Mayor Sebastian Giuliano, just back from a 19-day trip to Middletown's sister city, Melilli, for Easter and the beginning of Feast of St. Sebastian, says Sicilians have a long tradition of putting on a tribute to their patron saint.
After all, “they have a little more experience than we do,” Giuliano says about those organizing the Italian feast, which has been celebrated since 1414 — that is, 597 years.
And he's looking forward to the 90th festival this weekend for the patron saint of his church, St. Sebastian on Washington Street.
“For the 90th time, visitors will come from all across the United States to Middletown to celebrate an event that is much a part of us as the Connecticut River, Main Street or Wesleyan University,” Giuliano writes in the 90th Feast Edition booklet.
And even though our festival is small in comparison to Sicily’s full week of celebration, it's two and a half days of food, culture, entertainment and amusement, drawing busloads from all over New England.
The culmination of Middletown’s event, which runs from Friday to Sunday, is the run of the faithful. “I Nuri is the name given to those who want to show devotion to St. Sebastian by running barefoot, dressed in white,” explains Sal Nesci, vice chair of this year’s feast committee.
On Sunday, 200 parishioners — men, women and children — each depart from the family graves in St. Sebastian’s Cemetery in Rockfall and the Italian Society on Court Street clad in white with red sashes, carrying white and red carnations and chanting loudly, “Primu Diu e Sammastianu!” (first God, then St. Sebastian).
It’s quite an emotional pageant.
The I Nuri, Nesci says, "literally storm the church … it’s a culmination of a year’s worth of devotion to your church as Italian-Americans; keeping sacred the tradition of St. Sebastian.”
There is nothing quite like the site of hundreds of the devoted, en masse, in a religious fervor, converging on this stately church.
“As close as you can get to that altar on Sunday,” Nesci says, “It’ll give a grown man goosebumps. To see people that you know, the friends that you work with, socialize with, parents of your childrens’ friends, rushing that statue, placing flowers and money on the statue, chanting to the saint, in tears, it brings tears to your eye whether you believe or not.”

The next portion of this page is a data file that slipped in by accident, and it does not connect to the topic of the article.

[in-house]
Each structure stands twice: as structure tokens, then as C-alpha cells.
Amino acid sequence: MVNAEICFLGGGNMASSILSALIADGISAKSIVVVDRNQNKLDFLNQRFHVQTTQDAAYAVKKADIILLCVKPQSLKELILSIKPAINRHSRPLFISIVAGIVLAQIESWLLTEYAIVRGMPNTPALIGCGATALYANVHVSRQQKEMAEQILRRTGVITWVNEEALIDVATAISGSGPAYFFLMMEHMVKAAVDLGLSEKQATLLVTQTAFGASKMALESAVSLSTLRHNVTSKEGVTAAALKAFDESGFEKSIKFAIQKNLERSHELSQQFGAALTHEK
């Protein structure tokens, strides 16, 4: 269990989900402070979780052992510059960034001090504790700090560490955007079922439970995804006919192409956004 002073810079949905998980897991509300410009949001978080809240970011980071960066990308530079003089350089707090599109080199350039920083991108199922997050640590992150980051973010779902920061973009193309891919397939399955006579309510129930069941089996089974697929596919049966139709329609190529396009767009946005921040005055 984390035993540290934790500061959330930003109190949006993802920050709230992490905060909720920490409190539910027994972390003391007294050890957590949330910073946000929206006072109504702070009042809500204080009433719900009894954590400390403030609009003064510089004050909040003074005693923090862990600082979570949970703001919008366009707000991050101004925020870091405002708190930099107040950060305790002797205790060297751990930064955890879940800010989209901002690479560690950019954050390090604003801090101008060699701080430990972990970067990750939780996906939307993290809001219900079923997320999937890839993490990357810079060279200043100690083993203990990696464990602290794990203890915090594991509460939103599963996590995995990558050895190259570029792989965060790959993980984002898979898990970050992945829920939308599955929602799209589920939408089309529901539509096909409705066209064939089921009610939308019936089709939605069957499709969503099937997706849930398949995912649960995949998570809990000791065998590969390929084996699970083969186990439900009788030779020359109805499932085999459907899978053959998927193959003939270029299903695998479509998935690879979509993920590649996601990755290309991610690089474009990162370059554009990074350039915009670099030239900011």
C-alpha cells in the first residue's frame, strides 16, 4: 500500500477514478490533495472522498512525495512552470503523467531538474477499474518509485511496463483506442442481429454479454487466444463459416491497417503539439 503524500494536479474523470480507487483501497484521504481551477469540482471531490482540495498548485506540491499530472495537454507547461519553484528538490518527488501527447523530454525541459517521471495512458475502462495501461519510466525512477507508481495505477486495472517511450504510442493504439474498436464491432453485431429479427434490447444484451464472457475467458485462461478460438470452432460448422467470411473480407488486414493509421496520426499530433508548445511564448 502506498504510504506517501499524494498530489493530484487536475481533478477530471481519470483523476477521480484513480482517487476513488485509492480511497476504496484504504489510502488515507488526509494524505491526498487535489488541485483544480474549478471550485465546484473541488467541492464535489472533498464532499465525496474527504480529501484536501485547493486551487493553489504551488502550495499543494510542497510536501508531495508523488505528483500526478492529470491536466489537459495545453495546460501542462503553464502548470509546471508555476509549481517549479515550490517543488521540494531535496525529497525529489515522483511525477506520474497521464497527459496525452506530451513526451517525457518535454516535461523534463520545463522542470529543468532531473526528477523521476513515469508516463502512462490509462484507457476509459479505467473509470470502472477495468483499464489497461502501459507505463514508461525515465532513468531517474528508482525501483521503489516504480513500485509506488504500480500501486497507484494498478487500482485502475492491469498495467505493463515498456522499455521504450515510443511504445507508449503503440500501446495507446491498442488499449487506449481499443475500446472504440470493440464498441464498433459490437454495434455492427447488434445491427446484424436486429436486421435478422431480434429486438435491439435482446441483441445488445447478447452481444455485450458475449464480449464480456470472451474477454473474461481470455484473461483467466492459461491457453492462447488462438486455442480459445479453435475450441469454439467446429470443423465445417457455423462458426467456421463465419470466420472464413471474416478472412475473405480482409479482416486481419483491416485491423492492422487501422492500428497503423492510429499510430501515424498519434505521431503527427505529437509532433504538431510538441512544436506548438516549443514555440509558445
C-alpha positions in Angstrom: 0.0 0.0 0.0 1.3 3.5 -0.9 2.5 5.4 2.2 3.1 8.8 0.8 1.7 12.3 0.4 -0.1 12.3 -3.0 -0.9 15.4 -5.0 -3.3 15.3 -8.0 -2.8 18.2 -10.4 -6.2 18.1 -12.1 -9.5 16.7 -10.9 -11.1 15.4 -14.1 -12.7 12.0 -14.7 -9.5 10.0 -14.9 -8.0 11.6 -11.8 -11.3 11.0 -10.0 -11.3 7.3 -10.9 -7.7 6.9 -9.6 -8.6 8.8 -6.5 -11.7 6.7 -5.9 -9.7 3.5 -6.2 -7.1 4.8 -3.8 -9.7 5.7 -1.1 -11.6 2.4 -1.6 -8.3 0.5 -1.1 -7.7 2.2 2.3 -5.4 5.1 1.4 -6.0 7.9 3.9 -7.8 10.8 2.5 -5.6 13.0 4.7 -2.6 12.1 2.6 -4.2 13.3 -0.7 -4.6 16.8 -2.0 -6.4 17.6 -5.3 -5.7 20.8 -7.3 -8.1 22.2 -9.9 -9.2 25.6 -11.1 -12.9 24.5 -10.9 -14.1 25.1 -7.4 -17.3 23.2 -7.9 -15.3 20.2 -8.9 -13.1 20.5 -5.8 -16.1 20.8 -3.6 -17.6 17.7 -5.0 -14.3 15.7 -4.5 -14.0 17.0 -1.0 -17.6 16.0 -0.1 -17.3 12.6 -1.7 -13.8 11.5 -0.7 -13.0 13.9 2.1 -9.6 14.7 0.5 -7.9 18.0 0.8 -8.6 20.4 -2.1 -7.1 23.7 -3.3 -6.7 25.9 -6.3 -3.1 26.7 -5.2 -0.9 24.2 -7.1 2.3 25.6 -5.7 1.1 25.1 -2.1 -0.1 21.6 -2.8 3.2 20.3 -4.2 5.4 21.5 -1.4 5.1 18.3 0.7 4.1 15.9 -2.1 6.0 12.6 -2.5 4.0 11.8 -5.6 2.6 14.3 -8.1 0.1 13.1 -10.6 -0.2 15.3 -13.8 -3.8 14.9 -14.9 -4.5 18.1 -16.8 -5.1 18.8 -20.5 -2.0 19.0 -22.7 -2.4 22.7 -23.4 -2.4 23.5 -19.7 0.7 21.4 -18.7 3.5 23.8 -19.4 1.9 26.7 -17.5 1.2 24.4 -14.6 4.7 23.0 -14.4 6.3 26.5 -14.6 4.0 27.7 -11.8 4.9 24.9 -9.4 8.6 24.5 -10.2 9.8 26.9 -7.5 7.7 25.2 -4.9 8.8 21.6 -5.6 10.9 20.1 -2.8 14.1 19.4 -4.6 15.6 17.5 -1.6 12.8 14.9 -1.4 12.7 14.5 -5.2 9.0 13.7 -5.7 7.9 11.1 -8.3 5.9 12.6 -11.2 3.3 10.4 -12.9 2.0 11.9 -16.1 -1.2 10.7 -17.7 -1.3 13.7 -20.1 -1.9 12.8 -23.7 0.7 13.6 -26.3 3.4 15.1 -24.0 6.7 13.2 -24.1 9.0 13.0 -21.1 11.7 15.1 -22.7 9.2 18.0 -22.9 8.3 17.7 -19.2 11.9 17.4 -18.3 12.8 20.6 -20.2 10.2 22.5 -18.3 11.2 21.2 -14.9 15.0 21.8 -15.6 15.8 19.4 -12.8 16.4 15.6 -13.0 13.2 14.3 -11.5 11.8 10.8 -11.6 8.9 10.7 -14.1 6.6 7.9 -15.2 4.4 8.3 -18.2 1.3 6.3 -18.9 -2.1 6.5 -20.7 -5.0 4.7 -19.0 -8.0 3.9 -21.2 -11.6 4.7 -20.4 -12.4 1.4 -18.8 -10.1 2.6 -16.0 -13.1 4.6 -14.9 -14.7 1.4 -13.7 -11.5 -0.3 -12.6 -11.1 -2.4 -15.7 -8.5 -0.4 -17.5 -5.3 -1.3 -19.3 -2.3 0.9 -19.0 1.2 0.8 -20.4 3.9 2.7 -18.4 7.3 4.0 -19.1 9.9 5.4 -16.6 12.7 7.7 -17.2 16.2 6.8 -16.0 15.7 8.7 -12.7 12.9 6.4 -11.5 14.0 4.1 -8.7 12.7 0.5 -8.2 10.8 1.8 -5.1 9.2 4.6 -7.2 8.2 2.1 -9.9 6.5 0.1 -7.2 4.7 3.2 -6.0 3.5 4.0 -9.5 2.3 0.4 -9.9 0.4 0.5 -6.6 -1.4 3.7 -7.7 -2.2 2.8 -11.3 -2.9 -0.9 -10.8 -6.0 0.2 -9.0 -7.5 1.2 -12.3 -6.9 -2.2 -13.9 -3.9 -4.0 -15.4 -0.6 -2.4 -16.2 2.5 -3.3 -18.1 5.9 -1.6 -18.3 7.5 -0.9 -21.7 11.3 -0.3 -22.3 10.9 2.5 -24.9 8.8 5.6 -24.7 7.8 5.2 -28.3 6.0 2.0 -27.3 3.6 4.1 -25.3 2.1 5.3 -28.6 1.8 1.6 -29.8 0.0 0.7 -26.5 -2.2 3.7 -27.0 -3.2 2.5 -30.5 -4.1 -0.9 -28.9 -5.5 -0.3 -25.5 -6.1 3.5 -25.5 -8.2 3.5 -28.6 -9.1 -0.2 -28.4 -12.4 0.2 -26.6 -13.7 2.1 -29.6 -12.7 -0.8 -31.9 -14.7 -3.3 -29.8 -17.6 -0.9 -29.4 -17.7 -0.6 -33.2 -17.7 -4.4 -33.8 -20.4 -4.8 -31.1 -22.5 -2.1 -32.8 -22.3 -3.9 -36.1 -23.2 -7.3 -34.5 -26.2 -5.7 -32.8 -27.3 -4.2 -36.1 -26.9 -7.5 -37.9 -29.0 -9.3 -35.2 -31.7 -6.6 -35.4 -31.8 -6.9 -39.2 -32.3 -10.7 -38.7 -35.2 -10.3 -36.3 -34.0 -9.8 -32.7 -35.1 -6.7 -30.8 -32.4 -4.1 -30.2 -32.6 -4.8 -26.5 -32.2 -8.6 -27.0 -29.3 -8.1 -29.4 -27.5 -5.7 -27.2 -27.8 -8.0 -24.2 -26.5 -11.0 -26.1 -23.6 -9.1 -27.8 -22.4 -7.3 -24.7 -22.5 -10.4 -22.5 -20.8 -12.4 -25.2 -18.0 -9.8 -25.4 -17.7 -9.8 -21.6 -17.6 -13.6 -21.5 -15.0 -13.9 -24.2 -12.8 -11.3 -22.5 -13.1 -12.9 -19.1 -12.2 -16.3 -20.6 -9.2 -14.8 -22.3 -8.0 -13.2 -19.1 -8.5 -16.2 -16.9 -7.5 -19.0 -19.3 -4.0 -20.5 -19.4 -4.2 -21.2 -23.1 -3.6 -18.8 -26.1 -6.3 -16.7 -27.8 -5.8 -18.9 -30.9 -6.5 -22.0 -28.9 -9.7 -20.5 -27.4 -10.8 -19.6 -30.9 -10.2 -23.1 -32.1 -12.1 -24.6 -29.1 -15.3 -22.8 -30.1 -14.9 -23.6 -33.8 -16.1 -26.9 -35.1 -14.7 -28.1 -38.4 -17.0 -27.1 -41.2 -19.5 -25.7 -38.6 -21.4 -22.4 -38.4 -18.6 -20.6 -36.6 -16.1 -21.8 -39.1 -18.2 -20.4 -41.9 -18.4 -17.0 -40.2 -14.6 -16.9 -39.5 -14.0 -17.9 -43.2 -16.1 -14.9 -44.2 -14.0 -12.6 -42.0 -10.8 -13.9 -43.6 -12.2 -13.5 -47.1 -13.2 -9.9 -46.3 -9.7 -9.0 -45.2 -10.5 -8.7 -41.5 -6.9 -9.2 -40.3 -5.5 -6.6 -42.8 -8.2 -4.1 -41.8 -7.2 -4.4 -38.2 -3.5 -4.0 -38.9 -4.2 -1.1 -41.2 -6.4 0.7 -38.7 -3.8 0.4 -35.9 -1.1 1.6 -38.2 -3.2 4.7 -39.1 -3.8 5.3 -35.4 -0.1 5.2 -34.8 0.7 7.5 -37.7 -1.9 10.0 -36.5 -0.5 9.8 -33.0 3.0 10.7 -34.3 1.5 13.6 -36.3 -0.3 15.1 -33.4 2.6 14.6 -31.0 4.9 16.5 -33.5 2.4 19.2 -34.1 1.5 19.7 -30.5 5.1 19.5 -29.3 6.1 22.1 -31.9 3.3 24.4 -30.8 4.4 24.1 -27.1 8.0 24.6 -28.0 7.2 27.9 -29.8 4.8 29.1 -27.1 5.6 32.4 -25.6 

Councilman Phil Pessina is helping organize an honor guard comprised of volunteer firefighters and police, which will be a part of the procession. They will line the church steps in anticipation of the I Nuri arrival, then join the revelers.
As a child, Gene Nocera, general chairperson and retired principal of Woodrow Wilson Middle School, recalls as a child when his father was chairman of the feast and led the procession. “We went up and down the street, the faithful said prayers to the saint and pinned money and donations on the statue. So the statue at the end of the day was covered with money and gifts.”
That spectacle left a huge impression on Nocera. “As a young boy, I never forgot the devotion that I saw —older people coming, who barely could walk, to the statute, being led to the statue, being held. They would not give up that money, they had to put that money on the statute themselves.”
Thirty-one-year I Nuri runner Santo Salafia, 76, explains. “It’s a promise which you maintain. For Santo Salafia, St. Sebastian is like a friend.”
The cultural aspect is celebrated with food. Served will be festival’s mouthwatering favorites — sausage-and-pepper grinders and fried dough, or pizza fritta, — as well as traditional Italian specialties from parishioner-owned restaurants like Illiano’s, South Side and Public markets, Lino’s, Vecchitos Italian ice, Mellili Café and Taste of Italy’s cannoli, stuffed schiacciata (flatbread filled with things like onions, zucchini, mushrooms and fontina), fried calamari, pasta primavera and Arancini (stuffed rice balls).
“It’s probably the quintessential Italian-American celebration that's not only an equal combination of culture but spiritual at the same time,” Nesci says.